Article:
deciduous [ dee-si-joo-us ] adjective: not evergreen, used in botany to describe trees, shrubs, and lianas (vines) that shed all their leaves in one season
Deciduous trees fall mostly in the category of broadleaf trees, though there are a few conifers, such as larches and bald cypresses, which also lose their leaves in fall. The word comes from the Latin decidere, to fall off, and applies to trees that lose their leaves regularly in the fall season rather than describing leaf loss caused by drought or disease.
Deciduous forests appear in temperate climate zones with about 30 to 60 inches of precipitation distributed throughout the year. The three primary deciduous forest biomes are in eastern North America, Western Eurasia, and Northeastern Asia. Although much of the original temperate broadleaf deciduous forest in eastern North America has been replaced with second growth trees, it is nevertheless the most intact and varied in tree species as well as the flora and fauna they support. Deciduous forests are vulnerable to clearcutting because their processes produce a particularly humus-rich soil over time, making them desirable to populations wanting more agricultural land. Major and repeated clear-cuts have in many cases replaced the original varied forests of Europe and Asia with monocultures or at least far less tree diversity, resulting in a similar decline in diversity of other plants and animals in those areas.
Temperate climate zones tend to have a growing season of approximately six months. Trees leaf out in spring as days get longer and the weather warms. Most broadleaf trees require high levels of nutrients, which they bind into their leaves. In the fall, as days shorten and temperatures cool, the nutrient transporting systems of the trees slow down, causing a drought-like effect on the leaves, and reducing chlorophyll production. This allows other pigments to show, giving deciduous forests their often attractive autumn colors. The combination of less light and lower temperatures eventually causes the leaves to fall off and the trees to go dormant for winter.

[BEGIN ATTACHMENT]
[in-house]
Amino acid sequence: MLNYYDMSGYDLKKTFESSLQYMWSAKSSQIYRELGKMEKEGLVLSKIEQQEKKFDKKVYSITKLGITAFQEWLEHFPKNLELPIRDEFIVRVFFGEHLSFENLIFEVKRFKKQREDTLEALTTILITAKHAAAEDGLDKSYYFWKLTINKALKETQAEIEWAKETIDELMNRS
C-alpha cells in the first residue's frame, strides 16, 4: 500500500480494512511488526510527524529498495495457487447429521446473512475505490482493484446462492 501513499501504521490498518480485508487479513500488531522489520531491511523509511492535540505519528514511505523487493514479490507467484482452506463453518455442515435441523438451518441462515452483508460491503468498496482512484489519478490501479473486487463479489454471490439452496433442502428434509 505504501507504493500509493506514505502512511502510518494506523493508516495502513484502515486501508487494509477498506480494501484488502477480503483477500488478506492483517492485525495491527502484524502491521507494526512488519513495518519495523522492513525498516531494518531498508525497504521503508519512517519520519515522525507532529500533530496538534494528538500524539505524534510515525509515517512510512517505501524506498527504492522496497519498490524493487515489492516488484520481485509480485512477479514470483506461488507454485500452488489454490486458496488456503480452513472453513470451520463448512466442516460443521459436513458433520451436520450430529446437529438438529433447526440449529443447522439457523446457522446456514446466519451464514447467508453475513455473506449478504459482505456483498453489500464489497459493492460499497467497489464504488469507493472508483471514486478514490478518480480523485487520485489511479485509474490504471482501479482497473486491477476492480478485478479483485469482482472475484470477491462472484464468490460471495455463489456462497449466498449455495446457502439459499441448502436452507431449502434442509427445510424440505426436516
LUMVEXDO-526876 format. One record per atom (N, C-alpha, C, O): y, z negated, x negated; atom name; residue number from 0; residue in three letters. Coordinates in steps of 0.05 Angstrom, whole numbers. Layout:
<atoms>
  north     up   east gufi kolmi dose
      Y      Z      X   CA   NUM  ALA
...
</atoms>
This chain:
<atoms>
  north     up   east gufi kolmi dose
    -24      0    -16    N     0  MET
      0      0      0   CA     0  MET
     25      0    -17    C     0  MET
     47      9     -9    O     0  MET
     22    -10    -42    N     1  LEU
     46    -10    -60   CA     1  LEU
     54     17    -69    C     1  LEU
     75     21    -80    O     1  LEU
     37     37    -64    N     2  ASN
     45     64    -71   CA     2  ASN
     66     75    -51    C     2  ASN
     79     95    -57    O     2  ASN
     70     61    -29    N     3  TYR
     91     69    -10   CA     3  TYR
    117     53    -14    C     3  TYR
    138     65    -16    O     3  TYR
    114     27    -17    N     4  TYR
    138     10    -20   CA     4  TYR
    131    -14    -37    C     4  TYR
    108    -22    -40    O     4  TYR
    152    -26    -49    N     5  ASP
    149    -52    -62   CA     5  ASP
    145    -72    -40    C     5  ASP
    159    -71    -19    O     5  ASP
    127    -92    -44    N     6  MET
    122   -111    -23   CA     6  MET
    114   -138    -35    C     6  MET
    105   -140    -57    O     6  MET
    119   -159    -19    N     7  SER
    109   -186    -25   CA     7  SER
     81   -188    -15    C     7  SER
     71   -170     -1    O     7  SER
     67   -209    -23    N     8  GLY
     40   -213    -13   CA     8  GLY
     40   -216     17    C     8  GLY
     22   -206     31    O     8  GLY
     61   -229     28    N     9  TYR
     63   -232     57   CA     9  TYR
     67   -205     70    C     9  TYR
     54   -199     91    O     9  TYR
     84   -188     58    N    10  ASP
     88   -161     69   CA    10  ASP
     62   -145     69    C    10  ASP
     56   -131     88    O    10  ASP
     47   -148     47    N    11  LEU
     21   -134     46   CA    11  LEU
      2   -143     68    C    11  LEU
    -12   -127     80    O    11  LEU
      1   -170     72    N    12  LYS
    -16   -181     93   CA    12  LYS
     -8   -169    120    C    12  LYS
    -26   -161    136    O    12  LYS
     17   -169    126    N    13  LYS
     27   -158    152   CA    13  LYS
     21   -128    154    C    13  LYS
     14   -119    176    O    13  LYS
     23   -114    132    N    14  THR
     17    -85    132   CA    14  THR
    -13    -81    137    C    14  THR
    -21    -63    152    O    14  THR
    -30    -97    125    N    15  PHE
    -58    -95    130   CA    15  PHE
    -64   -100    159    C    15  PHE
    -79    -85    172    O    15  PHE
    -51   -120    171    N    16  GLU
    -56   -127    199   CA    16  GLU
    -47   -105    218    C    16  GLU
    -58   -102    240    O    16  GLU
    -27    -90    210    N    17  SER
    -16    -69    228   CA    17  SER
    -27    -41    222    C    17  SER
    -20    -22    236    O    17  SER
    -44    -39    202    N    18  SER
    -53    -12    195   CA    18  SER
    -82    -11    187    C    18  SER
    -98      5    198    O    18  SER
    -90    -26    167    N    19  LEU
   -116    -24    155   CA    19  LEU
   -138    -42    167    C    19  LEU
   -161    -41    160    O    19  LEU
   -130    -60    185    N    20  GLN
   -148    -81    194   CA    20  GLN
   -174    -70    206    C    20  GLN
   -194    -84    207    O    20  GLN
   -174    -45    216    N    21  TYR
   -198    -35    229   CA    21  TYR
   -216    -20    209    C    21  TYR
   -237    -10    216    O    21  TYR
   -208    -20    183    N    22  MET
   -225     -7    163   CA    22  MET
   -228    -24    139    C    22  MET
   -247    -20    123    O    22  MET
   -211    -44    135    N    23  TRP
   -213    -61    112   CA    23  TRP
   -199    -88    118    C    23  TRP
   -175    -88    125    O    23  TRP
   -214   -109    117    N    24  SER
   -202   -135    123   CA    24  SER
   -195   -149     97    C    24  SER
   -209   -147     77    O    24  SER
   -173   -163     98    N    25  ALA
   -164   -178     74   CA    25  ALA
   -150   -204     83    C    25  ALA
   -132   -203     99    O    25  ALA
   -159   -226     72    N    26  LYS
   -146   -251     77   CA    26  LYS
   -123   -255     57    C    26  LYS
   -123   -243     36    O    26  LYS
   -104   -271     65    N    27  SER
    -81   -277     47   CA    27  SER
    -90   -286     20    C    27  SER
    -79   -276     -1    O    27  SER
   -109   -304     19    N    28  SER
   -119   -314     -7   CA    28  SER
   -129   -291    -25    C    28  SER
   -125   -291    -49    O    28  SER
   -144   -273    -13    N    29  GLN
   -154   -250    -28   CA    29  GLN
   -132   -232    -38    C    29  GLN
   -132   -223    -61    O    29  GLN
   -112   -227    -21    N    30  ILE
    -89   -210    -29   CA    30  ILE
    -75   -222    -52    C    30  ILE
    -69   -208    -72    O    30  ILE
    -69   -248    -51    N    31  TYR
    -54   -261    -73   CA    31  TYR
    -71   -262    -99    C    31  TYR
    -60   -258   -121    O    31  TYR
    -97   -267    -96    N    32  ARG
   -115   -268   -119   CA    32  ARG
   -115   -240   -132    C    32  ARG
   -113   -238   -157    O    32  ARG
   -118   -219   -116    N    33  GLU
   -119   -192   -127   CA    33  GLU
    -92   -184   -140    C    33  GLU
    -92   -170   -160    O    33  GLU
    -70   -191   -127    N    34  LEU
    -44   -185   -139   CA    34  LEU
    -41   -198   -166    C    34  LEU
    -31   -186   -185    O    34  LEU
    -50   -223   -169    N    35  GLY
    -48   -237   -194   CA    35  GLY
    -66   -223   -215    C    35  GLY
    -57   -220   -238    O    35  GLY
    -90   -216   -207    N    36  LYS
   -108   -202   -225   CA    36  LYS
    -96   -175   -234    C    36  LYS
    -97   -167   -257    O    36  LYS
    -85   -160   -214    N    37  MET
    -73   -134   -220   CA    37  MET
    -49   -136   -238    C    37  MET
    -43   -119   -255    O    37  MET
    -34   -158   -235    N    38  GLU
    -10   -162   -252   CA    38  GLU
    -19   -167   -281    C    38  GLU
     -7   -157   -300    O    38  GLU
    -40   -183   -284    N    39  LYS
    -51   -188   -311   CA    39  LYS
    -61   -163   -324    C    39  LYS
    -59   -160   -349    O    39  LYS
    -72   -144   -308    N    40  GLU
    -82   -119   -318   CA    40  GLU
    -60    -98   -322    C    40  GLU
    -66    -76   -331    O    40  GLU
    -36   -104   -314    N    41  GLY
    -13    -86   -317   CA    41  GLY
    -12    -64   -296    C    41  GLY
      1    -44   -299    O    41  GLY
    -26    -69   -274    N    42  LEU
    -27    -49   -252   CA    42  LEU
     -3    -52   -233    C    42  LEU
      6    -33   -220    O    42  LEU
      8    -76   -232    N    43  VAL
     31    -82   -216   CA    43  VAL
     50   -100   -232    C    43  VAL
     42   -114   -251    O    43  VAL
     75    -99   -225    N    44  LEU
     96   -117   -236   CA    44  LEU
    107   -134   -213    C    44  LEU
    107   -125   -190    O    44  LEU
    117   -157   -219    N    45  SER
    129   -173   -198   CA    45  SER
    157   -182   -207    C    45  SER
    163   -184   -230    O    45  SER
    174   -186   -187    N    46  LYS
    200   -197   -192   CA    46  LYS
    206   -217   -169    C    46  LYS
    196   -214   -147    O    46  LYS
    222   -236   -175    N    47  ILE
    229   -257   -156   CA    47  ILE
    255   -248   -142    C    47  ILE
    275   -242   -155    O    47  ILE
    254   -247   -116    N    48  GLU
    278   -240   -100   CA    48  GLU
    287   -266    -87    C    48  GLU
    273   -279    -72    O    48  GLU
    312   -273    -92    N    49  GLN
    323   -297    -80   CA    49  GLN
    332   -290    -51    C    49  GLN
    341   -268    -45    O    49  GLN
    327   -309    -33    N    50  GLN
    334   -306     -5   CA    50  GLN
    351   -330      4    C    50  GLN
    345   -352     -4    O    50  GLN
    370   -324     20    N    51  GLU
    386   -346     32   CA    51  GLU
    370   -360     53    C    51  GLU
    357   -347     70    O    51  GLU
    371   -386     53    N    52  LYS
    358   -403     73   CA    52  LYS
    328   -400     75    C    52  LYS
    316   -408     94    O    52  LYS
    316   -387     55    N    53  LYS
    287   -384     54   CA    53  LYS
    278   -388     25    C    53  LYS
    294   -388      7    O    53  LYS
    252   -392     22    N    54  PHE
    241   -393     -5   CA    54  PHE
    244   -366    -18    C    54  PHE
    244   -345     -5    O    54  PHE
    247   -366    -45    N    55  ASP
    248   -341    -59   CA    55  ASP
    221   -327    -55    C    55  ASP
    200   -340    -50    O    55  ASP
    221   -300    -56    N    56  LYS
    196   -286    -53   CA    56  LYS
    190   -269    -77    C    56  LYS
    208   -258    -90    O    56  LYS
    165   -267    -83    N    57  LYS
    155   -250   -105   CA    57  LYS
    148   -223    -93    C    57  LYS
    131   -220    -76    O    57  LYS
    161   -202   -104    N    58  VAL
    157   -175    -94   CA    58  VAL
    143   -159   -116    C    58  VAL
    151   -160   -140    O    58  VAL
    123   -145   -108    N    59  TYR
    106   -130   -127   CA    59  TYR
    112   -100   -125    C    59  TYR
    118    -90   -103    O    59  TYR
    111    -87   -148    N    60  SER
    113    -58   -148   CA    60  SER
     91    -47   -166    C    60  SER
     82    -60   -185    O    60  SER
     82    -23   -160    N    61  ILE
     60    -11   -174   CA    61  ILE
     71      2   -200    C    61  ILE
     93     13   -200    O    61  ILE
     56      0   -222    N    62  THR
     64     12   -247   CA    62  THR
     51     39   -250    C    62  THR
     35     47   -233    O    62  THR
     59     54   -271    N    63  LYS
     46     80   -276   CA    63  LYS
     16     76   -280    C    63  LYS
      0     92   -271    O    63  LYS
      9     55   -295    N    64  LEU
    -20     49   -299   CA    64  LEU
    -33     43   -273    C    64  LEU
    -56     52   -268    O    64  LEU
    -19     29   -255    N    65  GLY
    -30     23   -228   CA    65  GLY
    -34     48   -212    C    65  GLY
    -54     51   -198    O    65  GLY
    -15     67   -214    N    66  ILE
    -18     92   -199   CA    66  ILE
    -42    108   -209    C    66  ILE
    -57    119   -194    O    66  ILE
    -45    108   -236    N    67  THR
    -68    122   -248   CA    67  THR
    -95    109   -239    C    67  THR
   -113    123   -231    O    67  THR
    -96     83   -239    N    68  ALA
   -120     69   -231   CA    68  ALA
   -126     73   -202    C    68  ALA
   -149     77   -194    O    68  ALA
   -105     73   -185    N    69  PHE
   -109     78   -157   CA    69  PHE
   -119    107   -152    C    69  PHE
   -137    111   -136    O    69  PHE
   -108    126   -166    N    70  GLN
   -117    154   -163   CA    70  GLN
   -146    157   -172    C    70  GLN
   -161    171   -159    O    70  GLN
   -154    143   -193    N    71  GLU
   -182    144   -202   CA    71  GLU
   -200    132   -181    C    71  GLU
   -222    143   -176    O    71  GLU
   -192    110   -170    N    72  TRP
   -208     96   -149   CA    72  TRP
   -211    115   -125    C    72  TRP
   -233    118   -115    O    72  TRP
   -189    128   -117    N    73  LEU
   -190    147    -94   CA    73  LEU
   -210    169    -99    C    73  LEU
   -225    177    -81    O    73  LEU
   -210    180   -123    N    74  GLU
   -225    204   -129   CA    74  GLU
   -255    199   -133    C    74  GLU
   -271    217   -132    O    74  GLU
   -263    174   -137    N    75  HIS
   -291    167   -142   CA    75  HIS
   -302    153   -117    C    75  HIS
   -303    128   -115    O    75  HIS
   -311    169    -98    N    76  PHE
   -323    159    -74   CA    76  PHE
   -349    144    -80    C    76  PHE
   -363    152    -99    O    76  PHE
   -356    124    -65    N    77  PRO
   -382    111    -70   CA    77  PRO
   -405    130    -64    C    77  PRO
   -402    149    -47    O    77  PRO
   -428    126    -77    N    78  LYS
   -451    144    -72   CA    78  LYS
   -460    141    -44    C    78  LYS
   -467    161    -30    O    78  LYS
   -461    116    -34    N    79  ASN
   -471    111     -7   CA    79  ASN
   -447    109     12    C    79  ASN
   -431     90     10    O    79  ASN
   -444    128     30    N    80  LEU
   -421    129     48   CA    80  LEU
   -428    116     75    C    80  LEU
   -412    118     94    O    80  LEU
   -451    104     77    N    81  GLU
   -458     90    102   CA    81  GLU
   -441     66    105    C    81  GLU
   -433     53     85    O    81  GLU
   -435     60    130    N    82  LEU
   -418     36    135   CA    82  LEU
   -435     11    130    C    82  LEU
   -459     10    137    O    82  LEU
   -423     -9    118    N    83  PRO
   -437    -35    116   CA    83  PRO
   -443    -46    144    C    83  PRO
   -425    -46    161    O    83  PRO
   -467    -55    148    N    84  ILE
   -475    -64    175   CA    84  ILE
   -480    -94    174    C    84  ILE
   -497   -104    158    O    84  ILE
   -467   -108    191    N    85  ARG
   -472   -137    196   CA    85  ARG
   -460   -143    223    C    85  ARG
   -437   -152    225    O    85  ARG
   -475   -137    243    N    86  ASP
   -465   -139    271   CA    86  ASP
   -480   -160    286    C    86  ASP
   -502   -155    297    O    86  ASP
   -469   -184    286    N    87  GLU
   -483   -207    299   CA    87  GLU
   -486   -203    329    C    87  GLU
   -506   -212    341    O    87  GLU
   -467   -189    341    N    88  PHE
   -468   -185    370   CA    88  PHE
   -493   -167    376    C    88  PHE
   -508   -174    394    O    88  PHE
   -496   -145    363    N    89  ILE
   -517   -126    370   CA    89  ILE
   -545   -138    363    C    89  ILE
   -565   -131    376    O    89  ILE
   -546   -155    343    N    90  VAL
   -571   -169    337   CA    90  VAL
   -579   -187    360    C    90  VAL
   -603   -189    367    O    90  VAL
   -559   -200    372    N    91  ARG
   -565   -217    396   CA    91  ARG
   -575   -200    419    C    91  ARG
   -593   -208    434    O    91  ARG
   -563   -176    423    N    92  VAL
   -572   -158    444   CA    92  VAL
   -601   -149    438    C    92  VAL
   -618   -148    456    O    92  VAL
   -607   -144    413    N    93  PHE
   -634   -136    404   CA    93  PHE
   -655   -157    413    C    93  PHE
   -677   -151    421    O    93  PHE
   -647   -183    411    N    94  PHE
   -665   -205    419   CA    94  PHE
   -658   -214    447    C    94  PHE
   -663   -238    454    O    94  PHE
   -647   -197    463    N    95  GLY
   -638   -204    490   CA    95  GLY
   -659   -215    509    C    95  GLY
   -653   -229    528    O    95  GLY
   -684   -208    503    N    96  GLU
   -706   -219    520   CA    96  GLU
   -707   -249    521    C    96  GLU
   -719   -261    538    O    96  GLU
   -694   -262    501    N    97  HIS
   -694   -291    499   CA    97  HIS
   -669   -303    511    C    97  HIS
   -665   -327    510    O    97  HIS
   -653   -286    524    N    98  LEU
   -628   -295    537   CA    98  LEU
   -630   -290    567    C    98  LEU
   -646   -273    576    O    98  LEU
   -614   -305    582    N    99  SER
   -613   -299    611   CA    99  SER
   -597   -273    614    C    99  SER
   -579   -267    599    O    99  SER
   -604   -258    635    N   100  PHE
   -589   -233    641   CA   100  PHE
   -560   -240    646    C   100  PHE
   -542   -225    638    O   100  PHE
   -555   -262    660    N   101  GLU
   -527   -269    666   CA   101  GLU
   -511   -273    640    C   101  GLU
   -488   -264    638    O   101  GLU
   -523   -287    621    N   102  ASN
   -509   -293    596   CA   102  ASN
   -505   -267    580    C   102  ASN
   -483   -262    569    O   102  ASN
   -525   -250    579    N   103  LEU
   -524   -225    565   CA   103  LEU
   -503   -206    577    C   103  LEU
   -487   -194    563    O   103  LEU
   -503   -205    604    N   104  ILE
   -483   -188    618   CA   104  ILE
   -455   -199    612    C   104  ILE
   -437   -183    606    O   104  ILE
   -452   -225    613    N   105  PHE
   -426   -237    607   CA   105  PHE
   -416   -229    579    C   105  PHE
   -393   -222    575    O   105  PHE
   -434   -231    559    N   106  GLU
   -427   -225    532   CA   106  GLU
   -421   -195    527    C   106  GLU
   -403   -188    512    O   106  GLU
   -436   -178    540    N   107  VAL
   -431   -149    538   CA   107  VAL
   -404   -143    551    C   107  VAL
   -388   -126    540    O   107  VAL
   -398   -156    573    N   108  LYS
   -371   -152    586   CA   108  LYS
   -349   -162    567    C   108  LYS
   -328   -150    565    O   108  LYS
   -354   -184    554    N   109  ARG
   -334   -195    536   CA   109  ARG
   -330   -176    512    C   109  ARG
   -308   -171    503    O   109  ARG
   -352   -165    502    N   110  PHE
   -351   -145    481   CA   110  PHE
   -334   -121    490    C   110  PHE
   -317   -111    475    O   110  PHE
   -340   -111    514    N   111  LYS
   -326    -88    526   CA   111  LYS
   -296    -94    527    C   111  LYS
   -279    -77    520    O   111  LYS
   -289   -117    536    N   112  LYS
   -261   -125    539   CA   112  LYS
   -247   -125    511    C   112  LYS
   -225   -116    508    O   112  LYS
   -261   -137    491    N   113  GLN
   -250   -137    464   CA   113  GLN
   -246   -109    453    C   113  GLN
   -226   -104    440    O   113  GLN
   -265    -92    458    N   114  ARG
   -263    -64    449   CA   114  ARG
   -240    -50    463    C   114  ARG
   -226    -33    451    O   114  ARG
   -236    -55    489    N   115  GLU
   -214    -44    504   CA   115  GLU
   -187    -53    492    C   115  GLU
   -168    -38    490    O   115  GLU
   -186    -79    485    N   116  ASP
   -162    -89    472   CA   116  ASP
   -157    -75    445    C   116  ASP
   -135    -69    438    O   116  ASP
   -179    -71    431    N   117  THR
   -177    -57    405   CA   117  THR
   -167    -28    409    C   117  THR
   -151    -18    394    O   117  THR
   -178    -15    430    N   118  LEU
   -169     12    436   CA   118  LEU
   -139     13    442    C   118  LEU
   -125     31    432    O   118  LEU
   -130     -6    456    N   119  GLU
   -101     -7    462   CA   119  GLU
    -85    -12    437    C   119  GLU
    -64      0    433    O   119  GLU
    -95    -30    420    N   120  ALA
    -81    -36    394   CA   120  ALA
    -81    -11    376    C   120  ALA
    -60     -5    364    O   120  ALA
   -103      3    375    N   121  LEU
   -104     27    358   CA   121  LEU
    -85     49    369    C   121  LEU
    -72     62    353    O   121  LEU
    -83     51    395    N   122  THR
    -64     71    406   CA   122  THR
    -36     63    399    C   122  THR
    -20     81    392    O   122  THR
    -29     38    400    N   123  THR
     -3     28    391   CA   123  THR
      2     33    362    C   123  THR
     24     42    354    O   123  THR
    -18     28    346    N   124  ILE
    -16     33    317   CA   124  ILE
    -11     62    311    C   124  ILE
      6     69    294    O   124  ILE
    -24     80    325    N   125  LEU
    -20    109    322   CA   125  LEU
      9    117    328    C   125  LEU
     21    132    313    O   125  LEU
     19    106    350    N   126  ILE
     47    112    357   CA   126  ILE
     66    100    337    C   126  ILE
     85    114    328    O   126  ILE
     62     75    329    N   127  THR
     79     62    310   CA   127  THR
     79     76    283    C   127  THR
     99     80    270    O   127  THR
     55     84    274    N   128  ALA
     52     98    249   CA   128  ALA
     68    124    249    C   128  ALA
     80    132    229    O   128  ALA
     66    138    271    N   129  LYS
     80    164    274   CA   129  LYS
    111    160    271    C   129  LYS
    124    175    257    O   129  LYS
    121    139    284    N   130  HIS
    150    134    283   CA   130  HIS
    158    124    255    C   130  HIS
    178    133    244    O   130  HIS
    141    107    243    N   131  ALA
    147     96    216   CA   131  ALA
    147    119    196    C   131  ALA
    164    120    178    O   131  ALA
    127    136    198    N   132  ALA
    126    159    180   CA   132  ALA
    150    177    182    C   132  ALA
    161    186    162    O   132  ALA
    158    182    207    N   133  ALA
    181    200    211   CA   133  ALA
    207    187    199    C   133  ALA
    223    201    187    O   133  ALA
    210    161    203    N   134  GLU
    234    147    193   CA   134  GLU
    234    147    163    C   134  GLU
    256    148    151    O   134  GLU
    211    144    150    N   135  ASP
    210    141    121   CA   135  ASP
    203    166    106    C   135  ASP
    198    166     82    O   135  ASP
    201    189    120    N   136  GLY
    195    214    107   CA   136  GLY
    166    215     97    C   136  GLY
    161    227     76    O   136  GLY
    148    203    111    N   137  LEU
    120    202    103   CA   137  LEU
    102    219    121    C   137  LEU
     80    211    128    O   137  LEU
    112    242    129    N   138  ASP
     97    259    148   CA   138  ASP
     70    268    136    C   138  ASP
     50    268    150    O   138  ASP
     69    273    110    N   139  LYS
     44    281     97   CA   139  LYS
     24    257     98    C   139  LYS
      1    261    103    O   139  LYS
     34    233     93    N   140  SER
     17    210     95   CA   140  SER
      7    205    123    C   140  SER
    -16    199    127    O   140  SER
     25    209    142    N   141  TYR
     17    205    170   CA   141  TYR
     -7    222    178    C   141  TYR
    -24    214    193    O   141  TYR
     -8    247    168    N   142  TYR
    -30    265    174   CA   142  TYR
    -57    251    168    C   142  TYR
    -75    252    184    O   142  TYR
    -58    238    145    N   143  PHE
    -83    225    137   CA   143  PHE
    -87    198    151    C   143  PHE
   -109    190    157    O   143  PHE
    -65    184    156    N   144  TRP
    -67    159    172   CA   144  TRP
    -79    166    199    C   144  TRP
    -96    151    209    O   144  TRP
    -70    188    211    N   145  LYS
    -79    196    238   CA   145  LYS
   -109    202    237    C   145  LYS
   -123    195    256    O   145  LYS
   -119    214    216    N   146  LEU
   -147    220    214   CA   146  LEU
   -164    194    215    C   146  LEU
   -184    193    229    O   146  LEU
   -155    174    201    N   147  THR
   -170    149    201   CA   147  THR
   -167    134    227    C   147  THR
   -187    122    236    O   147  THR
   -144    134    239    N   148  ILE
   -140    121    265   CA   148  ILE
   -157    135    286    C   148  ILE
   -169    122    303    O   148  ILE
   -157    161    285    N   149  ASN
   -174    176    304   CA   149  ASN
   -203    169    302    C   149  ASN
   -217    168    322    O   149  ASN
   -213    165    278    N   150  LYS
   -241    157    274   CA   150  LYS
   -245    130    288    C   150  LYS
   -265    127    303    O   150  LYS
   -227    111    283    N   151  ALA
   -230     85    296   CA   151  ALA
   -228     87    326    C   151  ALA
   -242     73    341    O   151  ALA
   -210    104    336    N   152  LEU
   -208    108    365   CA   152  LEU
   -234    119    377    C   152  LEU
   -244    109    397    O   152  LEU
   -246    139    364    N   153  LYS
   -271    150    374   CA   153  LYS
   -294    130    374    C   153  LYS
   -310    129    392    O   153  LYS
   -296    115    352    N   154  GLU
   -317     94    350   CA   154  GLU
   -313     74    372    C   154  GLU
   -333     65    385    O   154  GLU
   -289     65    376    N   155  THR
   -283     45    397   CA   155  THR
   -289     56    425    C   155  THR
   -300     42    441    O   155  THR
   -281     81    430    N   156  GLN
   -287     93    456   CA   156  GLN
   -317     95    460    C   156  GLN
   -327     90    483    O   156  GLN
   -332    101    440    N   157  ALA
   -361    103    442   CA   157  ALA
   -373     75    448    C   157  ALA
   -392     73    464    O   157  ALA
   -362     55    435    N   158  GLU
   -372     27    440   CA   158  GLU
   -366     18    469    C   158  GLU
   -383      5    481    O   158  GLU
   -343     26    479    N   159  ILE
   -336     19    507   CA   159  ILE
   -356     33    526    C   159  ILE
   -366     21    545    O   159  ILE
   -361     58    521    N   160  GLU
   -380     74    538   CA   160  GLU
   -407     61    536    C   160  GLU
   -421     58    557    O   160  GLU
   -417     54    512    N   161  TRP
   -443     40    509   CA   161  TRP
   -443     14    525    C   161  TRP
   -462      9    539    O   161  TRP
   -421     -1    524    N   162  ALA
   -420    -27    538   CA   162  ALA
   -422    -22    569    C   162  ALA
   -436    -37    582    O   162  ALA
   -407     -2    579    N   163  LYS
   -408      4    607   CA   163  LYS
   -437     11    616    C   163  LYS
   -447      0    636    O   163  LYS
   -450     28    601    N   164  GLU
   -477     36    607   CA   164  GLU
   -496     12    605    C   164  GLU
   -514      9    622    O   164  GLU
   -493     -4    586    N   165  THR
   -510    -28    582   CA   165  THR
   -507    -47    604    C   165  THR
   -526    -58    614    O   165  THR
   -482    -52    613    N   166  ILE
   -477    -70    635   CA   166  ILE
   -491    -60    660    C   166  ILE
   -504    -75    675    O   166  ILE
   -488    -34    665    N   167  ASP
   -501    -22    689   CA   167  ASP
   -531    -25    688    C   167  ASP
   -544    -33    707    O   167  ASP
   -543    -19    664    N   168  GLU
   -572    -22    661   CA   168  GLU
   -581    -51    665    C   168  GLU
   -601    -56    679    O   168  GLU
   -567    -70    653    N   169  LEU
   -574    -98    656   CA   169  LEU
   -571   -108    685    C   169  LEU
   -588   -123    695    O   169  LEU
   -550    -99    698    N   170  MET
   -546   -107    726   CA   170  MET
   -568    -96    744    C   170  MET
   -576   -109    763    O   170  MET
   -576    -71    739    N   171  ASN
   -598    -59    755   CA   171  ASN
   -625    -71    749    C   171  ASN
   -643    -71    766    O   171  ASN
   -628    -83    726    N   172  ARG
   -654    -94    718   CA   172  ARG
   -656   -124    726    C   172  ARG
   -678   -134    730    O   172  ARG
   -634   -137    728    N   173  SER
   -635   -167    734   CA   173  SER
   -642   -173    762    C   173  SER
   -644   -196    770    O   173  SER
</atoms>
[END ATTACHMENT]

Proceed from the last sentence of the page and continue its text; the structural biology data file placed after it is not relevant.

In spring, warmer weather hastens decay of the thick layer of leaves dropped in fall, allowing their nutrients to return to the soil just in time to feed the new leaf growth, bloom, and eventual fruits and seeds of the season. The organically rich soil formed under broadleaf trees is called brown soil, distinct from the sands and more compacted red and yellow clays of other biomes.
Temperate broadleaf deciduous forests have five recognized layers: the tall stratum trees that grow to 60–100 feet, the small tree or sapling layer, the shrubs, the herbaceous layer of perennial forbs, and the ground layer of lichens, clubmosses, and true mosses, some of which also grow on tree trunks. In addition there can be lianas, or woody vines, climbing the trees.
In the Mid-Atlantic region, the tall trees include oaks, tulip poplar, maples, sweetgum, hickorys, and beech among others; many deciduous forests include evergreens such as pines, eastern hemlock, and eastern redcedar as well, though as a lesser percentage of total tree mass than the broadleafs. The montane spruce-fir-hardwood forests grow at the highest elevations and have a greater percentage of conifers and fewer deciduous trees such as striped and mountain maples, yellow birch, and mountain-ash. (As of 2020, Virginia had the largest known mountain-ash (Sorbus americana) in the country, growing at an elevation of 5338 feet.)
Understory Trees, Shrubs, and Vines
The smaller tree layer can include Amelanchier arborea (downy serviceberry), Asmina triloba (pawpaw), Cercis canadensis (eastern redbud), Cornus florida (flowering dogwood), and Ostrya virginiana (hop-hornbeam, ironwood). Shrubs such as Hamamelis virginiana (witch hazel), Ilex verticillata (winterberry), and Lindera benzoin (spicebush) appear in the shrub layer. Wisteria frutescens (American wisteria) is a native woody vine that can climb into the deciduous forest, as does Toxicodendron radicans (poison ivy), which can be either a vine or a woody shrub.
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